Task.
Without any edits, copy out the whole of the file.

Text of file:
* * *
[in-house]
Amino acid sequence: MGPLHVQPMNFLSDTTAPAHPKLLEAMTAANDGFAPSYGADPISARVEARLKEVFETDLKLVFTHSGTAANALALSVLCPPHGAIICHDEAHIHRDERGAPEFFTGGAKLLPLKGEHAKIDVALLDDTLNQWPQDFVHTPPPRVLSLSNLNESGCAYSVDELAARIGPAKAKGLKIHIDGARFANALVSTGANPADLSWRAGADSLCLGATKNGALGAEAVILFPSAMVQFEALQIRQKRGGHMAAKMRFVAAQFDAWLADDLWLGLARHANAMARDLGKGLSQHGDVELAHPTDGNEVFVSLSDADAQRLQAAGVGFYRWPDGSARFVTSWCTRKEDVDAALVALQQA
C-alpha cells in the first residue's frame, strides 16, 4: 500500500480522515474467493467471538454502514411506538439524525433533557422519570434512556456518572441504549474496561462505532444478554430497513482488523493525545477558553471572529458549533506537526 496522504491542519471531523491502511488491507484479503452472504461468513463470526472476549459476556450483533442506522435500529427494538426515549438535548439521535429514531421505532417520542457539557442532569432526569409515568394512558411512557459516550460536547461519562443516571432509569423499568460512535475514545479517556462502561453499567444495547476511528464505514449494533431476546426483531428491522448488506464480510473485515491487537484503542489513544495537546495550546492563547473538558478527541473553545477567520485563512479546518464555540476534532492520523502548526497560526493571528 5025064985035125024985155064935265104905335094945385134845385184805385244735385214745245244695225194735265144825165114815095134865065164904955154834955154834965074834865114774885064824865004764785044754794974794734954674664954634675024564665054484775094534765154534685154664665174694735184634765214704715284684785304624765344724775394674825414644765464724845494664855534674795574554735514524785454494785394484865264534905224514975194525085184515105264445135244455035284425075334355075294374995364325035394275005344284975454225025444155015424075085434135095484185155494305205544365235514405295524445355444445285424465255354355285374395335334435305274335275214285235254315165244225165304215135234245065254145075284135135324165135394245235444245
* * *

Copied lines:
[in-house]
Amino acid sequence: MGPLHVQPMNFLSDTTAPAHPKLLEAMTAANDGFAPSYGADPISARVEARLKEVFETDLKLVFTHSGTAANALALSVLCPPHGAIICHDEAHIHRDERGAPEFFTGGAKLLPLKGEHAKIDVALLDDTLNQWPQDFVHTPPPRVLSLSNLNESGCAYSVDELAARIGPAKAKGLKIHIDGARFANALVSTGANPADLSWRAGADSLCLGATKNGALGAEAVILFPSAMVQFEALQIRQKRGGHMAAKMRFVAAQFDAWLADDLWLGLARHANAMARDLGKGLSQHGDVELAHPTDGNEVFVSLSDADAQRLQAAGVGFYRWPDGSARFVTSWCTRKEDVDAALVALQQA
C-alpha cells in the first residue's frame, strides 16, 4: 500500500480522515474467493467471538454502514411506538439524525433533557422519570434512556456518572441504549474496561462505532444478554430497513482488523493525545477558553471572529458549533506537526 496522504491542519471531523491502511488491507484479503452472504461468513463470526472476549459476556450483533442506522435500529427494538426515549438535548439521535429514531421505532417520542457539557442532569432526569409515568394512558411512557459516550460536547461519562443516571432509569423499568460512535475514545479517556462502561453499567444495547476511528464505514449494533431476546426483531428491522448488506464480510473485515491487537484503542489513544495537546495550546492563547473538558478527541473553545477567520485563512479546518464555540476534532492520523502548526497560526493571528 5025064985035125024985155064935265104905335094945385134845385184805385244735385214745245244695225194735265144825165114815095134865065164904955154834955154834965074834865114774885064824865004764785044754794974794734954674664954634675024564665054484775094534765154534685154664665174694735184634765214704715284684785304624765344724775394674825414644765464724845494664855534674795574554735514524785454494785394484865264534905224514975194525085184515105264445135244455035284425075334355075294374995364325035394275005344284975454225025444155015424075085434135095484185155494305205544365235514405295524445355444445285424465255354355285374395335334435305274335275214285235254315165244225165304215135234245065254145075284135135324165135394245235444245